Critical Care

Nov 092011
 

Duke’s Momen Wahidi and other luminaries bring you a consensus statement on use of peri-procedure medications during bronchoscopy. I’m assuming you’ve done a few already, so here are some highlights (with slight liberties in paraphrasing): Use topical anesthesia as well as moderate sedation in all patients, unless there are contraindications or you practice at a secret CIA prison. [… read more]

Nov 062011
 

Doctors are generally lousy at predicting death in terminally ill patients, and in ICU patients with indeterminate outcomes. Mortality prediction models have proliferated to improve our performance, but in the critical care literature, have mostly shown high predictive accuracy only at the tail ends of probability (high probability of survival or death). Siontis et al (led [… read more]

Nov 062011
 

Thanks to defibrillators, burly-armed EMTs, speedier cardiac revascularization, and induced hypothermia, the mortality rates after ventricular tachycardia or fibrillation have improved markedly for both in- and out-of-hospital cardiac arrests. But mortality rates after PEA and asystole remain stubbornly steady, seemingly resistant to any of the above interventions. Background: People suffering cardiac arrest in an ICU have the advantage [… read more]

Nov 012011
 

October’s Seminars in Respiratory & Critical Care Medicine brings you 110 pages and 11 articles on organ failure in the intensive care unit, with articles including: Organ failure scoring and predictive models Cardiac alterations due to organ failure The microcirculation as a therapeutic target in shock Immuologic derangements in organ failure Acute lung failure Cardiogenic [… read more]

Nov 012011
 

More than 40 small, middling-quality studies (n~80, some randomized) showing inconsistent results as to whether antioxidant therapy with acetylcysteine or other drugs reduces the risk for contrast nephropathy / acute kidney injury after angiography or CT-angiography. A 2008 meta-analysis concluded Mucomyst was helpful, reducing risk of nephropathy by almost 40% vs saline alone. However, the authors noted [… read more]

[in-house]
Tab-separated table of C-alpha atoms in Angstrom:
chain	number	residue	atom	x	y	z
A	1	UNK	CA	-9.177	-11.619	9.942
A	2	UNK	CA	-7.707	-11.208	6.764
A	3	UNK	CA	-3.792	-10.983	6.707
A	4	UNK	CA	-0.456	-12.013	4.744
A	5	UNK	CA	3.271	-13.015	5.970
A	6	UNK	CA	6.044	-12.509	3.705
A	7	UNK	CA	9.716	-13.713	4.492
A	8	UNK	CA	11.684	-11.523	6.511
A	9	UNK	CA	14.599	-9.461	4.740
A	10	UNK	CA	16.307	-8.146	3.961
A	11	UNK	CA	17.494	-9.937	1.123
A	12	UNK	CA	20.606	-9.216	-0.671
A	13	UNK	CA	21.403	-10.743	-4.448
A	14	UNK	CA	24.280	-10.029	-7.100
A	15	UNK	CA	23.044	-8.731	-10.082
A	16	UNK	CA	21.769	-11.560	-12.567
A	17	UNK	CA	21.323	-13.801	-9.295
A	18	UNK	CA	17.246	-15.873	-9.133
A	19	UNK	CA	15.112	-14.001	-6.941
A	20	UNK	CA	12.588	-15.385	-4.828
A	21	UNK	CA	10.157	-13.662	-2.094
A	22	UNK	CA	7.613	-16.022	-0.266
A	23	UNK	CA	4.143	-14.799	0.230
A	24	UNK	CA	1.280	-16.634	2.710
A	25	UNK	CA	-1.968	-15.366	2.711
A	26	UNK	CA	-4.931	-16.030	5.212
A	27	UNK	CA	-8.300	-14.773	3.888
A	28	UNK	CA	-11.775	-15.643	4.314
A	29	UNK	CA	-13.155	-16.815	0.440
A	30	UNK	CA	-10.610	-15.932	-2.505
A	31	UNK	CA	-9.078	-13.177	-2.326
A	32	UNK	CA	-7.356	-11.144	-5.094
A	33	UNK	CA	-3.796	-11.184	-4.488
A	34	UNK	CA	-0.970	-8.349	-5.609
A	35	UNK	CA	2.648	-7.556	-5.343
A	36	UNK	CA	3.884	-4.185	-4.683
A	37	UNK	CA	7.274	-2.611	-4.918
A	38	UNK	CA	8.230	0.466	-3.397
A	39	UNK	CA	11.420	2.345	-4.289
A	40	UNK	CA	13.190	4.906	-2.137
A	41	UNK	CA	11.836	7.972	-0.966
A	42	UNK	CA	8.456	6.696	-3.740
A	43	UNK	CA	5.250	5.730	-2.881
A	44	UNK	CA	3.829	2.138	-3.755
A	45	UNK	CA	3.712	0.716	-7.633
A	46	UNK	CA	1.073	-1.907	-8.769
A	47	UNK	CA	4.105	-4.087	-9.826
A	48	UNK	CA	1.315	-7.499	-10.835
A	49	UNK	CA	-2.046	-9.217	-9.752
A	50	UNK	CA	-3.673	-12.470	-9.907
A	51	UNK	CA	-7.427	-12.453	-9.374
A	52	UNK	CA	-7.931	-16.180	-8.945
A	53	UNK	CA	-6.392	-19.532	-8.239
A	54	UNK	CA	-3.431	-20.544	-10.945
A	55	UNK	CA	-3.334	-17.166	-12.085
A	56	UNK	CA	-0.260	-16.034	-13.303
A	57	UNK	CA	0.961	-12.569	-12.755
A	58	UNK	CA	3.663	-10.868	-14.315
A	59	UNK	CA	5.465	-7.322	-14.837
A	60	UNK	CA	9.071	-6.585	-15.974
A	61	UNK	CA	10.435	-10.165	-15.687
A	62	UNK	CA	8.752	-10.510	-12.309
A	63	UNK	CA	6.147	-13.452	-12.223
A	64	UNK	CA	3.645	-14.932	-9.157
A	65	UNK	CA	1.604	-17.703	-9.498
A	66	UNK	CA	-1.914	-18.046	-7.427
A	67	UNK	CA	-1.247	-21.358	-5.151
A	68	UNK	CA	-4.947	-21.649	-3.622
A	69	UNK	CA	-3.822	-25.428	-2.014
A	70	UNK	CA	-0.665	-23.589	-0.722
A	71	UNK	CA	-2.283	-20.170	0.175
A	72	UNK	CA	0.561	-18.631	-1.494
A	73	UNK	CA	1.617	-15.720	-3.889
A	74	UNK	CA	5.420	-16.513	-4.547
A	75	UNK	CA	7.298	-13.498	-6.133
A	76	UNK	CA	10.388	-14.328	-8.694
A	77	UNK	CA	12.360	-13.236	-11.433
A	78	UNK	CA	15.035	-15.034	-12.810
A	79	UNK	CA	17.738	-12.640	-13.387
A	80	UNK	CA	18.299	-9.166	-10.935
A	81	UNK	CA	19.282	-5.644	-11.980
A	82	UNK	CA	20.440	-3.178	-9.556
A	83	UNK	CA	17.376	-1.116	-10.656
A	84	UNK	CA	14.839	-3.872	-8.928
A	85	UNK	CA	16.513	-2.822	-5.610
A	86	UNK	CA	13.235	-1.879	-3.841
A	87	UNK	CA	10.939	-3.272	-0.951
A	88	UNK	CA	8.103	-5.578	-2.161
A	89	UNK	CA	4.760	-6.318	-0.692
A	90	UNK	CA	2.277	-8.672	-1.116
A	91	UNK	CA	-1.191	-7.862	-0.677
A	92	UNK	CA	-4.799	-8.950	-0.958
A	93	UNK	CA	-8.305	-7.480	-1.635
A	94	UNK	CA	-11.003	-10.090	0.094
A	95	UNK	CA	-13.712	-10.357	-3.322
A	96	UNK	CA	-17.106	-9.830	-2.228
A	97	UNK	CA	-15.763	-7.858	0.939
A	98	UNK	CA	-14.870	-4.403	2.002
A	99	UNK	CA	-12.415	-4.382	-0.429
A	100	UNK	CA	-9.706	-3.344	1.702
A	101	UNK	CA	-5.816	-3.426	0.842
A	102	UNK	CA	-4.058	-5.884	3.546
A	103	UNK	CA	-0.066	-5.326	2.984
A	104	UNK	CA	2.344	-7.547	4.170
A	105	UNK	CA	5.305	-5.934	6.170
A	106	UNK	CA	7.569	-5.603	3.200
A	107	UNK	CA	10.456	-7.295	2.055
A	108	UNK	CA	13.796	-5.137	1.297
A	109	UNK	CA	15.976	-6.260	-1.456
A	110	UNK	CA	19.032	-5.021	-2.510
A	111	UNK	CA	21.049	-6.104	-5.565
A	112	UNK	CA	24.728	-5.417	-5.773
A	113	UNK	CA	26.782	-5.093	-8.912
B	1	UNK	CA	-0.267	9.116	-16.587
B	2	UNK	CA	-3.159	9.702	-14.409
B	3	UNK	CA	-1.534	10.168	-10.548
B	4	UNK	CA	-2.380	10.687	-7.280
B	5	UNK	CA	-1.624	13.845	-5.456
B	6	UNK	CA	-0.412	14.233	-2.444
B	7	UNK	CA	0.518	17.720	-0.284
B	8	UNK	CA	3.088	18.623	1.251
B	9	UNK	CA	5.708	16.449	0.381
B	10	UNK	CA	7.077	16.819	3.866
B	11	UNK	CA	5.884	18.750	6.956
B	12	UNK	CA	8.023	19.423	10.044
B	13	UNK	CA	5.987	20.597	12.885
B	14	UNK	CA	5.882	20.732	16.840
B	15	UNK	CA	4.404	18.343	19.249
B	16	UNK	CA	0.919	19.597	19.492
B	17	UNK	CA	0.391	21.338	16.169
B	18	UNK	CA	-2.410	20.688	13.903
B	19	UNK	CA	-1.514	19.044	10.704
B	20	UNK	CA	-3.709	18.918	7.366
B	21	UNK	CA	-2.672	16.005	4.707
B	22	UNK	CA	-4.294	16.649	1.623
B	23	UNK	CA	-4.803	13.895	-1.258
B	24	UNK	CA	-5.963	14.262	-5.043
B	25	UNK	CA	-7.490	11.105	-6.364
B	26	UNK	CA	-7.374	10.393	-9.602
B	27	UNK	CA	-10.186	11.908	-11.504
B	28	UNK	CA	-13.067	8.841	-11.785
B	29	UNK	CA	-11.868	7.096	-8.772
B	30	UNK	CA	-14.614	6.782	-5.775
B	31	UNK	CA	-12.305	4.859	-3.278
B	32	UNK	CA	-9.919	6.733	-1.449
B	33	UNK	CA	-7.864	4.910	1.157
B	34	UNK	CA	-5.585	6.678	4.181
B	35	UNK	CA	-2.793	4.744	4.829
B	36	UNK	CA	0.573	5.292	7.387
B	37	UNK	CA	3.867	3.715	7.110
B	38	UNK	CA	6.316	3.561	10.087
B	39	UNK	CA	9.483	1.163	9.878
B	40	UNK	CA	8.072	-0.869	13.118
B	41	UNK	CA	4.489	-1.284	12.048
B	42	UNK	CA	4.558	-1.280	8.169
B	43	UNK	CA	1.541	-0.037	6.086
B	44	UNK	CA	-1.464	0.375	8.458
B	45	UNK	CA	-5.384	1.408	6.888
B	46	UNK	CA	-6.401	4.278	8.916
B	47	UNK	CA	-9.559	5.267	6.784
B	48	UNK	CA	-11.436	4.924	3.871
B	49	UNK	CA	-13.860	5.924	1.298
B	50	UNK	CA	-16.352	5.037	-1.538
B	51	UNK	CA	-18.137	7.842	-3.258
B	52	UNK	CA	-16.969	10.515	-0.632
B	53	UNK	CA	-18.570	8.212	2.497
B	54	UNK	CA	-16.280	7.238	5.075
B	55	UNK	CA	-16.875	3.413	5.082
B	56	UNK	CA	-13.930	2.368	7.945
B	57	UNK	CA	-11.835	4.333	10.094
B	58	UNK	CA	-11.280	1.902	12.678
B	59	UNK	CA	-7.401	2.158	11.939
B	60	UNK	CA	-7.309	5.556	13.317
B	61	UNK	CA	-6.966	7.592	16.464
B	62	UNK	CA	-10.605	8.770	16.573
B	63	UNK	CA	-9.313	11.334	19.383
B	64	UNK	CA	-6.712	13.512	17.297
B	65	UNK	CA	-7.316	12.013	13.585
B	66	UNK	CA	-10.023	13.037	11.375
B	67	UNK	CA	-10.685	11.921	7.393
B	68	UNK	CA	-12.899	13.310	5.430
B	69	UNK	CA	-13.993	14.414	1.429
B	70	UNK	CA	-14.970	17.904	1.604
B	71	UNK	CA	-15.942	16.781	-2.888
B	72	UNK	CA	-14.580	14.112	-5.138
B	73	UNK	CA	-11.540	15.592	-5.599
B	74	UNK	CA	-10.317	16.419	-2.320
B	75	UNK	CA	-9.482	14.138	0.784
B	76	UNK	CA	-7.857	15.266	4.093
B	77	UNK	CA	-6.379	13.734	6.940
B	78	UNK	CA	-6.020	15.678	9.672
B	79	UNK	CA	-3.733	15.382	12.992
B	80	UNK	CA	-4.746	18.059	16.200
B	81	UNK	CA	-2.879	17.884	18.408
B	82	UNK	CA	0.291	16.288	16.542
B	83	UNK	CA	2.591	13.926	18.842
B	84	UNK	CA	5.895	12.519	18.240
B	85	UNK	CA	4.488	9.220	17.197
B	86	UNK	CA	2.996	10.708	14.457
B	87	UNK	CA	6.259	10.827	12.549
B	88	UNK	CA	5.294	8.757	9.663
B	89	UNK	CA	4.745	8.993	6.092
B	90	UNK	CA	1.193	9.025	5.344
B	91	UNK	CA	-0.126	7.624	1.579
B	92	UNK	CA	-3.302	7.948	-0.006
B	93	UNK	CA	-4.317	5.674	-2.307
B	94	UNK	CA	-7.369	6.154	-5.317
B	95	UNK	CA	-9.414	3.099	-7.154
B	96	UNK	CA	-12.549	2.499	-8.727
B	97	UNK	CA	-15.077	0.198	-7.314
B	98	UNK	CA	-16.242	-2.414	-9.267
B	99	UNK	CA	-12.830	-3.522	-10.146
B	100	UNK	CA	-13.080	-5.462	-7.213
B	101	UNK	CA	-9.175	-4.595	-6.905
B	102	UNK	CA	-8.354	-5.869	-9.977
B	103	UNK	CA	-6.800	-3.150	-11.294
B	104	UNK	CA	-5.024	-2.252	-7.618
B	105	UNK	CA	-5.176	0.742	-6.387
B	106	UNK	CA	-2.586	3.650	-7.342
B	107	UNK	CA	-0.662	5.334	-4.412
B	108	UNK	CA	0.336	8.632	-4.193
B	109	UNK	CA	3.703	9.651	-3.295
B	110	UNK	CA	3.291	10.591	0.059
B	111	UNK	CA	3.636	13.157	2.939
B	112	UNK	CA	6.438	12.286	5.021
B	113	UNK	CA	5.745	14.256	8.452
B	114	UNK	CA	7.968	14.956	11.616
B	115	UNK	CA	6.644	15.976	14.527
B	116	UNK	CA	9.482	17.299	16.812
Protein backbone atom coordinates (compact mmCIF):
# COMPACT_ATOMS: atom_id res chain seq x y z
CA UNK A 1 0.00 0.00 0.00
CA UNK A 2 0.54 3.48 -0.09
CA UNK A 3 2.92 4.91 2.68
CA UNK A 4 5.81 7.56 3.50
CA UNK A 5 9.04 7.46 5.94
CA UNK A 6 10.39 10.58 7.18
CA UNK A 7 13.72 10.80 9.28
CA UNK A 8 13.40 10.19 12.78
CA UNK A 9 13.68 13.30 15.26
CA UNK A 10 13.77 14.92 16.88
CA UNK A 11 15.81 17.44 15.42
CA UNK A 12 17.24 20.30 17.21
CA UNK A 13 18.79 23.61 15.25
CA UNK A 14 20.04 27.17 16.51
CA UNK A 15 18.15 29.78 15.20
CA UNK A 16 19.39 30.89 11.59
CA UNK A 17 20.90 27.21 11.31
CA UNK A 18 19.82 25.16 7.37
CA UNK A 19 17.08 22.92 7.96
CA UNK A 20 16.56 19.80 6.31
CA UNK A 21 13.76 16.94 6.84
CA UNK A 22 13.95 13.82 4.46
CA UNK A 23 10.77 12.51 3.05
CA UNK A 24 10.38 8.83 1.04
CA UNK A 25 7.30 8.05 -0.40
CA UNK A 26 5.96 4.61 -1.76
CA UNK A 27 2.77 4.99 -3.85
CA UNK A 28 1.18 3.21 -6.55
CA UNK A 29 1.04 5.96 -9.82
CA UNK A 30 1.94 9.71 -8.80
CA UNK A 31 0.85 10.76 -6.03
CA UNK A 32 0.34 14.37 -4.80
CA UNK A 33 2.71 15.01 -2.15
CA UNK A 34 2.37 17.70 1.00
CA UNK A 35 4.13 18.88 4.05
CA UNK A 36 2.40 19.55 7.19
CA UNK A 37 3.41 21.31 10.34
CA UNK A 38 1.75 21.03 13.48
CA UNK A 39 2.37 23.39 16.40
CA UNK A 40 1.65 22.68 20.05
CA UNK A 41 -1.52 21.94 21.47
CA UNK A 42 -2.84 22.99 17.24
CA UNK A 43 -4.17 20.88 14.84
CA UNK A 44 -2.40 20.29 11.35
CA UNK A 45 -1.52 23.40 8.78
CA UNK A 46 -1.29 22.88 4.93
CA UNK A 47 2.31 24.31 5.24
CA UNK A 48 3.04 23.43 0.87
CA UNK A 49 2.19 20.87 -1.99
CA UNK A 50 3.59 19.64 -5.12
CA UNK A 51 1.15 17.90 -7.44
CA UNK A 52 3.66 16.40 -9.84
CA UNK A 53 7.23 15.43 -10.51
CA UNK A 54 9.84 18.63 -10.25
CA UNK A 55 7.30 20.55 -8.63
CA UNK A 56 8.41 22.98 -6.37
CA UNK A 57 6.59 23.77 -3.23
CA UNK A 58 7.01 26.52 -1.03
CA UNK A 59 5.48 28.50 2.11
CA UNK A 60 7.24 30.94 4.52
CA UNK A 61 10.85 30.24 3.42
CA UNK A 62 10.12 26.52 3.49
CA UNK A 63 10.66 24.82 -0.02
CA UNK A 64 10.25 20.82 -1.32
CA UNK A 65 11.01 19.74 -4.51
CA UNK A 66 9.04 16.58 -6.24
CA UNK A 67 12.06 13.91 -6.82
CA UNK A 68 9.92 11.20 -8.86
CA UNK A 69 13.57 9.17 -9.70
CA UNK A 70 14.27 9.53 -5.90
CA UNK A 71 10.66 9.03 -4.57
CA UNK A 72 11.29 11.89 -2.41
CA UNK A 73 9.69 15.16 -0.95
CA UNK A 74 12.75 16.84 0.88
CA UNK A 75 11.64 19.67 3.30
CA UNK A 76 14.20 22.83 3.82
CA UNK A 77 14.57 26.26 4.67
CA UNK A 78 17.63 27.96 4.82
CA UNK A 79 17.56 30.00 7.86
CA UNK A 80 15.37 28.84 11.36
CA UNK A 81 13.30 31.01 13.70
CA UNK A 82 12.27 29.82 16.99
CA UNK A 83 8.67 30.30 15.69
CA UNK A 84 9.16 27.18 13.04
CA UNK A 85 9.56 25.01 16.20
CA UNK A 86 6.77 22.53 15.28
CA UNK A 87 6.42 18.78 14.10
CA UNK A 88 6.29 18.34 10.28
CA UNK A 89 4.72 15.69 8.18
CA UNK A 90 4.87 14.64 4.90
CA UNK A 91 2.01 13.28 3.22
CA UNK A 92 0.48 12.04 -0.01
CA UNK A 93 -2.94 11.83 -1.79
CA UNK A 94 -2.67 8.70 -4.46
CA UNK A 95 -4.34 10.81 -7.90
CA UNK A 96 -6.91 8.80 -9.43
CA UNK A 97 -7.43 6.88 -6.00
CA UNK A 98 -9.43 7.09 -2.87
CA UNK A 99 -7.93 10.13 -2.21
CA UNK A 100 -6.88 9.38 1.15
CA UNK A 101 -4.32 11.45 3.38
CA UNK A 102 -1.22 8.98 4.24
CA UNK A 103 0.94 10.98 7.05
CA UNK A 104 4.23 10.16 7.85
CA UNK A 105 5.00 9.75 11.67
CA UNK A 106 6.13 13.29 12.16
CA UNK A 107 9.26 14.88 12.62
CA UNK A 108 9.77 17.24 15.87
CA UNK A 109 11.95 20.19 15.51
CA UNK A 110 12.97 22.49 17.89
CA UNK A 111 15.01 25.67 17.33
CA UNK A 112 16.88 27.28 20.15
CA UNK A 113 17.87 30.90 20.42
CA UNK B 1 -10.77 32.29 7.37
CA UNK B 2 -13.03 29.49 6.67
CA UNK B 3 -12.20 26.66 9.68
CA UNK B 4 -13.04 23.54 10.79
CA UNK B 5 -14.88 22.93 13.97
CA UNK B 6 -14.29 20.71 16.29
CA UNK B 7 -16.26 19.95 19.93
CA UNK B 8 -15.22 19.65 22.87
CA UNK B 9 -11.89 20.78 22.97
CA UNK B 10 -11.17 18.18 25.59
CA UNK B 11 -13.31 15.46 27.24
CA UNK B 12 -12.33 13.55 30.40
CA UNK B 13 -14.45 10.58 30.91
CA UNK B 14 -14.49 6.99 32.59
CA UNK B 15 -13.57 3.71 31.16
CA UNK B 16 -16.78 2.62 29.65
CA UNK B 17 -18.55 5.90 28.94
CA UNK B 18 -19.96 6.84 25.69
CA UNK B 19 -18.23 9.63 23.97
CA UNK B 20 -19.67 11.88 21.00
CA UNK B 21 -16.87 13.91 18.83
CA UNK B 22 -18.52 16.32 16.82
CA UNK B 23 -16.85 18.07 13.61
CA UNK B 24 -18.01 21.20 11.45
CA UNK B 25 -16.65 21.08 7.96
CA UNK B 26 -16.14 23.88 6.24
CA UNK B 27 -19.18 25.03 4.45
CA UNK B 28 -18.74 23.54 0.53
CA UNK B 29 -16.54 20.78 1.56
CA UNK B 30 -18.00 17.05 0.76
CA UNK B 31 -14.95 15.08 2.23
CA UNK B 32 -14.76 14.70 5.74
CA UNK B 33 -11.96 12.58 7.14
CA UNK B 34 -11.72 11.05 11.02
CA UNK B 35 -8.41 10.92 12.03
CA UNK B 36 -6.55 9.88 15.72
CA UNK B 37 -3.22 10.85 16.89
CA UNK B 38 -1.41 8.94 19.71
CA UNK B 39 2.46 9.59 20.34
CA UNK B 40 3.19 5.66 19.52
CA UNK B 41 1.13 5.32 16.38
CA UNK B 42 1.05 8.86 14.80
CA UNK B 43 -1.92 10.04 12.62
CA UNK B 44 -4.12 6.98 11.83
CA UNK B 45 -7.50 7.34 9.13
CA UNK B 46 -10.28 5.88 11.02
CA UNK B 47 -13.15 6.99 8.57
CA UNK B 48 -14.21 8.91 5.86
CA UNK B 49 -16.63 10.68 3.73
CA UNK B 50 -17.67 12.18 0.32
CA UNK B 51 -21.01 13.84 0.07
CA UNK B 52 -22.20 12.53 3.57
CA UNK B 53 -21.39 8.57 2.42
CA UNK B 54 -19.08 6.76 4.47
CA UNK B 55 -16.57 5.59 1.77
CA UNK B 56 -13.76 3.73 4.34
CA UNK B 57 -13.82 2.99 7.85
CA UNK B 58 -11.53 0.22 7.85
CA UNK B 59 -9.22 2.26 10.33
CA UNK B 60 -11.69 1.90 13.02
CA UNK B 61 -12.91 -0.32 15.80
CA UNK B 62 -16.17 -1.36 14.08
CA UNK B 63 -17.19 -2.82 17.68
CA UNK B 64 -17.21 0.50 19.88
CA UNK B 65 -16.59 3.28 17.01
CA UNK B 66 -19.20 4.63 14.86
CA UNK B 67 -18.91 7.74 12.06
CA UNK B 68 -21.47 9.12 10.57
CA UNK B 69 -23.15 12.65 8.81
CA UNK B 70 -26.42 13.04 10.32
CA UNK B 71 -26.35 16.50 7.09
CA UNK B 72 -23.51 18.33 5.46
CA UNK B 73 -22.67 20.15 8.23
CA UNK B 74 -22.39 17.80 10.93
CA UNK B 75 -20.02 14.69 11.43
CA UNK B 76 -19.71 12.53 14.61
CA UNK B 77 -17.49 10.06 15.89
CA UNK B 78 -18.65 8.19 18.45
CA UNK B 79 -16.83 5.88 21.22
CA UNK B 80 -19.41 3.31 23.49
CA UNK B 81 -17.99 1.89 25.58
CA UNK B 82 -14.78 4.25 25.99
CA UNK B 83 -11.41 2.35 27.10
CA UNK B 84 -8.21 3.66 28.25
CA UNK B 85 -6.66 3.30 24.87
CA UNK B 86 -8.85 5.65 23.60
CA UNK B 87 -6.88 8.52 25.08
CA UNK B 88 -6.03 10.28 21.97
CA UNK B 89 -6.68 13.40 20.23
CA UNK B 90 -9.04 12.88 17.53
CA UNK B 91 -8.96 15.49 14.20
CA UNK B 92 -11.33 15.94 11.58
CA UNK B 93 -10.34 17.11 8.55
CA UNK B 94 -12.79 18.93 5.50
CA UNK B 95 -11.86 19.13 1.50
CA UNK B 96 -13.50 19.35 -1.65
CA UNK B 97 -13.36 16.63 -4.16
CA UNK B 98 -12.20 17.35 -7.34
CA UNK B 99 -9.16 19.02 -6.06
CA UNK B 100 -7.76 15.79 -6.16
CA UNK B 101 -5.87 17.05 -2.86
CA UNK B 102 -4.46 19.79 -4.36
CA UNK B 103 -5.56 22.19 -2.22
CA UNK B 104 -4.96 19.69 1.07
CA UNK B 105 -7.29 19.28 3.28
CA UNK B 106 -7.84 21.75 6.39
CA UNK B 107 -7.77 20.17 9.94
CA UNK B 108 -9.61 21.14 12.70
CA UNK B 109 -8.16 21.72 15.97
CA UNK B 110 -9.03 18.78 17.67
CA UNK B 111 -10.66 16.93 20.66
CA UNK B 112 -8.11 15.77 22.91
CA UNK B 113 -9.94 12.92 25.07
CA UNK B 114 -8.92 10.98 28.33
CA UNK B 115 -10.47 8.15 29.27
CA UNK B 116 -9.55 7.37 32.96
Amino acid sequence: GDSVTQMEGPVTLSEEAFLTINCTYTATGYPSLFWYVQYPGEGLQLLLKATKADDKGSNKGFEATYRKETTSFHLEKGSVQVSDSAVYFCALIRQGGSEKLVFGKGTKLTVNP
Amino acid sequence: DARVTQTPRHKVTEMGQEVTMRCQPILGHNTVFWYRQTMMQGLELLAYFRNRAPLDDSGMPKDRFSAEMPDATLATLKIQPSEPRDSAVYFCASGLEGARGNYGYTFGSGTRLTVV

Nov 012011
 

The 2009 randomized CESAR trial in Lancet concluded that in severe ARDS in the U.K., referral to an ECMO center saved lives. However, patients in the control (non-ECMO) group didn’t consistently get low-tidal ventilation, and many patients randomized to ECMO never received it, creating skepticism of the findings. A case series from Australia/New Zealand (ANZ ECMO) in JAMA showed a 70% survival [… read more]

Oct 242011
 

Adaptive support ventilation (ASV) has entered wide use based on its attractive premise: it’s patient-centered ventilation, adapting breath-by-breath to deliver precisely the right amount of pressure support to achieve a targeted minute ventilation. However, evidence for any superiority over conventional ventilator modes is limited to cardiac surgery patients who were extubated in ~6 hours regardless of [… read more]

Oct 212011
 

The new coumadin-killers, direct thrombin inhibitor dabigatran (approved in the U.S.) and direct factor Xa inhibitor rivaroxaban (coming soon) could usher in an awesome new era of anticoagulation, without warfarin’s requirements of cumbersome monitoring and annoying in-hospital titrations. But what happens when patients taking these drugs bleed, or need emergency surgery? Fresh-frozen plasma doesn’t work. [… read more]

Oct 142011
 

Here’s a free “head-to-head” discussion with arguments for and against implementation of routine mild hypothermia for all patients with out-of-hospital cardiac arrest. The benefits of hypothermia after out-of-hospital ventricular fibrillation cardiac arrests are reasonably well-established, and multiple society guidelines (SCCM’s, AHA’s) advocate the practice. The question is whether to induce mild hypothermia / targeted temperature management in all [… read more]

Oct 112011